introducing evidence of the racial epithets uttered by Fiel or


the racial motivation underlying the attack.

Timbers challenges

this ruling on appeal, arguing that the district court abused


its

discretion

under

Federal

Rule

of

Evidence

404(b)

by

permitting the government to introduce evidence of the assault.


Rule 404(b) limits only the admission of evidence of
acts

extrinsic

admission

of

to

the

evidence

one
of

charged,

intrinsic

but

does

United

acts.

Lighty, 616 F.3d 321, 352 (4th Cir. 2010).

not

limit
States

the
v.

An act is intrinsic

to the charged act, in this case the RICO conspiracy (Count 1),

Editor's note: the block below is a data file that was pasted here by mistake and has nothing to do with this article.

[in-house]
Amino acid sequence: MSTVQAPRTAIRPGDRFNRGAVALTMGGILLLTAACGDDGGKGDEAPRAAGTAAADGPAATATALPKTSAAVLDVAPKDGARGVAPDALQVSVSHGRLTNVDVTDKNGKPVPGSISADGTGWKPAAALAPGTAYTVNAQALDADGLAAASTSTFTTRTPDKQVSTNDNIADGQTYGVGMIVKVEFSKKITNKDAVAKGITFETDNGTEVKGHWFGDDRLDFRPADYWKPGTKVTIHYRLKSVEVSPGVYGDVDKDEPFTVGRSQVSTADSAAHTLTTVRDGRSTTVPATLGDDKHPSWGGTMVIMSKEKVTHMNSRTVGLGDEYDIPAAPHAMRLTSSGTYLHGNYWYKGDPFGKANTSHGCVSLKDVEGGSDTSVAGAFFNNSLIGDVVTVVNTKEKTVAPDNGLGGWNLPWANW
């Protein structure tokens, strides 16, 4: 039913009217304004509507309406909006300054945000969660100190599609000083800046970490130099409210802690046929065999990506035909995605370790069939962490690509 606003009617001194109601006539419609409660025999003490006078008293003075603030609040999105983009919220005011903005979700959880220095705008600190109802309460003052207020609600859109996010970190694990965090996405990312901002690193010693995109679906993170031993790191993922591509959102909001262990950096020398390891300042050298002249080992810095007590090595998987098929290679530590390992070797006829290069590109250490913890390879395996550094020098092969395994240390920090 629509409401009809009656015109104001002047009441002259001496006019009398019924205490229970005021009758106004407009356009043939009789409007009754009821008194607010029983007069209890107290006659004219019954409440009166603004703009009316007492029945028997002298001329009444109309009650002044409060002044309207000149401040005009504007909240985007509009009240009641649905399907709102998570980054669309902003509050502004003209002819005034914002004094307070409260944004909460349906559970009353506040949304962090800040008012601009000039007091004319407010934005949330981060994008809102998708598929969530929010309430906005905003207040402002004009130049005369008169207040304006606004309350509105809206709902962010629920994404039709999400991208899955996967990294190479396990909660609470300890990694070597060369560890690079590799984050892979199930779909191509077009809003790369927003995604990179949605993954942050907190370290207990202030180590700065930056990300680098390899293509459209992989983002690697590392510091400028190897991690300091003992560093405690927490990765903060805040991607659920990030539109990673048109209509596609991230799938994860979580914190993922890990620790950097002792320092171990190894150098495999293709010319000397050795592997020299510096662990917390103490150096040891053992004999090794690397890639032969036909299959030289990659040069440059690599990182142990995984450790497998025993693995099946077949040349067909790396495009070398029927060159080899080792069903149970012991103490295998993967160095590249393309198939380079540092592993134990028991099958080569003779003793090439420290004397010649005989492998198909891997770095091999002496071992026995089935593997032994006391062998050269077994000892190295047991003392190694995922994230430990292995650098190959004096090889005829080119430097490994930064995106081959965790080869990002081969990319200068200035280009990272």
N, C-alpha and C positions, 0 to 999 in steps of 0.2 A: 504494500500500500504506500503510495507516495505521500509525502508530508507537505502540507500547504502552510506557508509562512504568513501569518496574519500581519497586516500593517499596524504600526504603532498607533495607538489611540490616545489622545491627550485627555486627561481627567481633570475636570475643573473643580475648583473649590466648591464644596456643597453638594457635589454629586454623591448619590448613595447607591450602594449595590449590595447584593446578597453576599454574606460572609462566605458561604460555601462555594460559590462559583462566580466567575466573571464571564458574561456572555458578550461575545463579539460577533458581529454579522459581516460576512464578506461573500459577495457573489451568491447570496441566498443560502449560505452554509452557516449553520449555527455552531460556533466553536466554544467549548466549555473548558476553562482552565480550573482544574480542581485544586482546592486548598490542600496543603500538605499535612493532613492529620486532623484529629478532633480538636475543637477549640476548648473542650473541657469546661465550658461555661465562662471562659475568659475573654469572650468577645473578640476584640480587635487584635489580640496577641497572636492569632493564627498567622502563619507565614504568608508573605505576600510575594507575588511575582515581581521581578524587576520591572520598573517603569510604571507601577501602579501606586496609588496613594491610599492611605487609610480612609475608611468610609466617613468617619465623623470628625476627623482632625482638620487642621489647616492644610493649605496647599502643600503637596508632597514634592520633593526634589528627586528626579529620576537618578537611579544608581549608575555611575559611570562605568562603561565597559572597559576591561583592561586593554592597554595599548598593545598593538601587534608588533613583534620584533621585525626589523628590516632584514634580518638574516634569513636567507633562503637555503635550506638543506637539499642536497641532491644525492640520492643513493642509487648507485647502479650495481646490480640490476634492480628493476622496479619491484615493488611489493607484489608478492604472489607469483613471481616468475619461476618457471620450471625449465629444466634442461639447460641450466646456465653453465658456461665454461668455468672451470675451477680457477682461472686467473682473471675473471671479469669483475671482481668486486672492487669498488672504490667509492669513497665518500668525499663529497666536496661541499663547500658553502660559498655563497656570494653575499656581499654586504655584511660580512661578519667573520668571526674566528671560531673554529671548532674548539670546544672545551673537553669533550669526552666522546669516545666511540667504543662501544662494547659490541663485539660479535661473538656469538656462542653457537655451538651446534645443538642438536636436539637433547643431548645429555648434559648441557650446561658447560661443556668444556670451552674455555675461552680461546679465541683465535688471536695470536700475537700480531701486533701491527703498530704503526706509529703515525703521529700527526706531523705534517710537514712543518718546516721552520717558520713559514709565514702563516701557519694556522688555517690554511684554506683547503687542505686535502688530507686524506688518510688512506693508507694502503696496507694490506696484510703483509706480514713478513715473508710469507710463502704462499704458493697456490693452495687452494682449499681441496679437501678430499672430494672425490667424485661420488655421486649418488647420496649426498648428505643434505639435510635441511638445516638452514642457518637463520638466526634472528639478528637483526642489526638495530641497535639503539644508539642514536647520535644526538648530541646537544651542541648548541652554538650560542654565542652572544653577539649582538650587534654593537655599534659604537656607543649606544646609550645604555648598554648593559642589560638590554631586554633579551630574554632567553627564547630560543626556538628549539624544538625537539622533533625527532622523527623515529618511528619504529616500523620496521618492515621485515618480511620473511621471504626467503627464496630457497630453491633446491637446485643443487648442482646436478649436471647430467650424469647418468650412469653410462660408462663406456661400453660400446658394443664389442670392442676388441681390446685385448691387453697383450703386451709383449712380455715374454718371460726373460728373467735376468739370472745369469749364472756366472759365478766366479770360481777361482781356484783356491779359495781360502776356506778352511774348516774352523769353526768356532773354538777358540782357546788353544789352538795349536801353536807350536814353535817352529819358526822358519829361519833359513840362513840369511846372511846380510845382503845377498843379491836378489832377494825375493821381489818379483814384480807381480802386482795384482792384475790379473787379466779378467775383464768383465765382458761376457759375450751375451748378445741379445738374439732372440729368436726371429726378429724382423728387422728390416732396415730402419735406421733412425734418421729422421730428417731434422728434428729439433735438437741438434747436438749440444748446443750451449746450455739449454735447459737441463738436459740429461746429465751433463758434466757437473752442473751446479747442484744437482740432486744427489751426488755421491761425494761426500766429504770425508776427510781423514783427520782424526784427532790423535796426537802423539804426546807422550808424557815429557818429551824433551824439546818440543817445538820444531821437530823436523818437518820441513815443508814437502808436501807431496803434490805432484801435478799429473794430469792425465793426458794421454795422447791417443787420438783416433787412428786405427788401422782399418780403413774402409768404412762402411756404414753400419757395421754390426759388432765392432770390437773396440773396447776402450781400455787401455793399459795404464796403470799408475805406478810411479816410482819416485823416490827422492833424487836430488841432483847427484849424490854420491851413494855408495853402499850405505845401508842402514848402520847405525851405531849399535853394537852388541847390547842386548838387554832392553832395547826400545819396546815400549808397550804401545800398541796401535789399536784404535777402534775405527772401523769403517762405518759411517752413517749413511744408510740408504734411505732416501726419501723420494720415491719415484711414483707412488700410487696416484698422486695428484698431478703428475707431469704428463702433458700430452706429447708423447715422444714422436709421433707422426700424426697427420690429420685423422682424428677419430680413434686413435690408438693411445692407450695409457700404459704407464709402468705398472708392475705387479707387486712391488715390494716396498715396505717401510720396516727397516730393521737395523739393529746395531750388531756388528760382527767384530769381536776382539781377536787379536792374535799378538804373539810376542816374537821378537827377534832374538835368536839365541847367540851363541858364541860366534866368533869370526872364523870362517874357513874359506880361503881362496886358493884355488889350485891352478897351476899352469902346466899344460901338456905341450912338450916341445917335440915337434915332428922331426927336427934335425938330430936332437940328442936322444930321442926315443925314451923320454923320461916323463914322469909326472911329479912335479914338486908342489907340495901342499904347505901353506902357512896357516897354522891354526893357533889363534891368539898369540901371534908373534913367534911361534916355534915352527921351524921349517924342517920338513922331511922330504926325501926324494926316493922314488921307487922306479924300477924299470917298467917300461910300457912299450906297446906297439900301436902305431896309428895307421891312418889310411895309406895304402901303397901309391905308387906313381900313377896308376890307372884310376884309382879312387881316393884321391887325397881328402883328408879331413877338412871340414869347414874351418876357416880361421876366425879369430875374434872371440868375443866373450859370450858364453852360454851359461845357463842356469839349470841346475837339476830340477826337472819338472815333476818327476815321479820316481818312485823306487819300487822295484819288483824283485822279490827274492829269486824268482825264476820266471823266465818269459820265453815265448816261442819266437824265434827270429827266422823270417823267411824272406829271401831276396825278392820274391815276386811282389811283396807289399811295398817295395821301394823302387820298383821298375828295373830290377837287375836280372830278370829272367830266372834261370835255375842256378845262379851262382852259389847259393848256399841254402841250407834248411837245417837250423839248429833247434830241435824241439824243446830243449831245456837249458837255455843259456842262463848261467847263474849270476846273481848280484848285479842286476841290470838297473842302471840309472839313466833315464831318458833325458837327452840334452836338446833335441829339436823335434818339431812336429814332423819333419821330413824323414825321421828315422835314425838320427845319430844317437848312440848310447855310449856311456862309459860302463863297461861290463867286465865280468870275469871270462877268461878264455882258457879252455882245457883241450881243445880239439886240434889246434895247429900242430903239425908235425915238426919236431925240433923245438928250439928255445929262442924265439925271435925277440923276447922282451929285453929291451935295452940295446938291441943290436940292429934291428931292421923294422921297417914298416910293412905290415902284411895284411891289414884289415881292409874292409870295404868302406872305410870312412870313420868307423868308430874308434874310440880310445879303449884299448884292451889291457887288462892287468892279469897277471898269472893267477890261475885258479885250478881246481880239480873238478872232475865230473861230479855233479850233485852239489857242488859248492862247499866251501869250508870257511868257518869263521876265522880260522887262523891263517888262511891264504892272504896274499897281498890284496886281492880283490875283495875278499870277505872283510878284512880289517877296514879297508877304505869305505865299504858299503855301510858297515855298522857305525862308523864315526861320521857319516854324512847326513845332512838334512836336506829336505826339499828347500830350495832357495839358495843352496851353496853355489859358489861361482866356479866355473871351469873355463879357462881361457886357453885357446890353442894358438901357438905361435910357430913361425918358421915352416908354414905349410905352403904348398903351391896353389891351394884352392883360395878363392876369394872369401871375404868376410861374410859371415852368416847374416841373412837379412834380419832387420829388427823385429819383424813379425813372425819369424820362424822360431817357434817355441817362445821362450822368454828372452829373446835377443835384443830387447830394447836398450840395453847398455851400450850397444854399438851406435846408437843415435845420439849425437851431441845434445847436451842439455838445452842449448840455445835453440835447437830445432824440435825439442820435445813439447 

if both acts are part of a single criminal episode, United
States

v.

Chin,

83

F.3d

83,

88

(4th

Cir.

1996)

(internal

quotation marks omitted), or if evidence of the intrinsic act

Based on this incident, the government also charged Fiel


and Timbers with a civil rights violation, but that count in the
indictment was severed from the others and is not at issue in
this appeal.

17

serve[s] to complete the story with respect to the scope of the


. . . conspiracy, United States v. Lipford, 203 F.3d 259, 268
(4th

Cir.

2000),

and

provide[s]

context

relevant

to

the

criminal charges, United States v. Cooper, 482 F.3d 658, 663


(4th Cir. 2007).

In this case, the assault occurred while the

undercover agents were meeting with Outlaws members to discuss


joining

the

group.

Moreover,

the

assault

occurred

in

geographical area where the Outlaws sought to expand and needed